When the dust finally settled, the driver of the Mack (a 65-year-old veteran of the road) and the driver of the van were dead. Two more people were rushed to a nearby hospital with serious injuries.

Multiple Vehicle Crashes Involving Big Trucks

Crosswalks can be dangerous places to walk. They’re “danger areas” where foot traffic intersects with car and truck traffic and, all too often, these alleged “safe zones” are the scenes of terrible pedestrian accidents in Arkansas. A pedestrian, rightfully so, feels a sense of safety while walking within a crosswalk. My family and I walk in our neighborhood often, and I would say about 40% of the time people will stop when someone is standing on the street, waiting to cross at a crosswalk. The other 60% of the time the cars will zoom right past and expect you to wait. Not exactly how a crosswalk is intended to be used. Some pedestrians understand and follow the rules of the road when it comes to crosswalks, therefore the pedestrian doesn’t think twice that someone else wouldn’t, so the walker will walk within a crosswalk and expect the car to stop. After all, it’s the law. Right? Unfortunately sometimes a person behind the wheel of a two-ton vehicle has the mentality that they are bigger and the person will just have to wait for them to pass. This is when terrible accidents happen. In big cities, such as New York or San Francisco, pedestrians walk as soon as the “Walk” light changes, and the vehicles know they are to stop, period.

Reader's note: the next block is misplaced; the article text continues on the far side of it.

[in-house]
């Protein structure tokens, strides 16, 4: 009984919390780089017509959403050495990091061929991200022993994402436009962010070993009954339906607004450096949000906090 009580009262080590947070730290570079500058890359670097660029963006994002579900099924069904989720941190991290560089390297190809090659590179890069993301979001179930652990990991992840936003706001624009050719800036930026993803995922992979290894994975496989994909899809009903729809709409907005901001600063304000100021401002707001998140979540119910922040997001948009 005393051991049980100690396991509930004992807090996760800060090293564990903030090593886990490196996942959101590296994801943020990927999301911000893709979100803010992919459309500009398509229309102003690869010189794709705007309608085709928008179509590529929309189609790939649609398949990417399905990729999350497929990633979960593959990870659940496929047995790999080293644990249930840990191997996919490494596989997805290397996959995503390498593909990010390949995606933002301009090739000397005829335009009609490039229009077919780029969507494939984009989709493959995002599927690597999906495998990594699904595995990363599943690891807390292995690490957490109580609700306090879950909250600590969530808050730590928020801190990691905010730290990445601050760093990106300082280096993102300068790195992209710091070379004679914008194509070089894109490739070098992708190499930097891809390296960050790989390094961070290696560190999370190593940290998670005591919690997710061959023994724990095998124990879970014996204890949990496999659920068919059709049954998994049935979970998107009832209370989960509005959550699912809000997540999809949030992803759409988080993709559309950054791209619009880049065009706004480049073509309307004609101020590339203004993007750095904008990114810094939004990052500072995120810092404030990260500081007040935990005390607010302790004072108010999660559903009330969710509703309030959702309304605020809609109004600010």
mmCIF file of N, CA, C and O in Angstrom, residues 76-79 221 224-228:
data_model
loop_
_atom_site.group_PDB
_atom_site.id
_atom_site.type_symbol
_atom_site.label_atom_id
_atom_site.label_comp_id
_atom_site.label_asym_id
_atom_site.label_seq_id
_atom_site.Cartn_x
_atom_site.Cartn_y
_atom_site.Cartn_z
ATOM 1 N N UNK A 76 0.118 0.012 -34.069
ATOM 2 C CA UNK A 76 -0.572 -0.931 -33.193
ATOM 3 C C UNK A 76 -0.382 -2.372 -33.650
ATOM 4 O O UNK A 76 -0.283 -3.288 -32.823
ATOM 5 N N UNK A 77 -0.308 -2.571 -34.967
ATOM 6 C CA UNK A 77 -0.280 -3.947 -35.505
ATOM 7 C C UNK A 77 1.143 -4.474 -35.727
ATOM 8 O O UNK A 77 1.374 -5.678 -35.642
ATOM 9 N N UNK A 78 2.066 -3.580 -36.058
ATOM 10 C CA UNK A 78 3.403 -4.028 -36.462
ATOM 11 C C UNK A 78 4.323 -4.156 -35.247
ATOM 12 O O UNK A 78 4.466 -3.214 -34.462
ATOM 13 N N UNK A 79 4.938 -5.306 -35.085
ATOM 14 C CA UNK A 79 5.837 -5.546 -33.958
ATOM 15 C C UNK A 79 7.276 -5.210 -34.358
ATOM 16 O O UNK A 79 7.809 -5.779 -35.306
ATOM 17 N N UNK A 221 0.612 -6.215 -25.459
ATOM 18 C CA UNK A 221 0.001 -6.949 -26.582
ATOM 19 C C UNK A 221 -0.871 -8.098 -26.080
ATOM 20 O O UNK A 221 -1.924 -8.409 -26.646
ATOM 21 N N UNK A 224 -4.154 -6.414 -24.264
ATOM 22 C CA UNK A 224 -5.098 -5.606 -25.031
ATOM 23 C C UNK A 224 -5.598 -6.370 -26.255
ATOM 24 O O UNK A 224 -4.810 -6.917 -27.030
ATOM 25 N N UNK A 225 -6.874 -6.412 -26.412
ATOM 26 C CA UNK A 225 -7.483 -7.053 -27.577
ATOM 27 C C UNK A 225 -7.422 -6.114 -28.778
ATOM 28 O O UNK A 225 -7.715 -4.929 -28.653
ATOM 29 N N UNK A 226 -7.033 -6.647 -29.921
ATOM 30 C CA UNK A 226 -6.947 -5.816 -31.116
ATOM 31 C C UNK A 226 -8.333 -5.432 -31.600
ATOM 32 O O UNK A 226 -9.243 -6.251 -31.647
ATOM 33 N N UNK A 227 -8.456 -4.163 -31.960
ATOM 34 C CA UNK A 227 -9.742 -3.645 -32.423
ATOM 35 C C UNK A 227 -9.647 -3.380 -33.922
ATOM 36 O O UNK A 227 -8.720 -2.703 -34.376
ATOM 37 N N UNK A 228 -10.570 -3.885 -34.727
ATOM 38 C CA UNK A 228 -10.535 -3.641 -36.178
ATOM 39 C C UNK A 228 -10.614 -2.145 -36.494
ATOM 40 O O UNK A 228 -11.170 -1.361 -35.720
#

When a two-ton vehicle hits an unprotected pedestrian—even at slow speeds—the physical damage can be tremendous. Nowhere in Arkansas is that danger more concentrated than in Arkansas’ biggest college town: Fayetteville. There is no protection for the pedestrian, so any contact with a moving vehicle can result in life-changing injuries or death. Continue reading ›

Fatigued Driving Accidents in Arkansas are Crimes
Most of us have been there: our hands on the wheel, our eyelids getting heavier. But fatigued driving kills hundreds of people nationwide every year. So why do we still do it? And, more importantly, how can we prevent potential fatigued driving accidents in Arkansas before they injure innocent victims?

Is Fatigued Driving Really a Problem in Arkansas?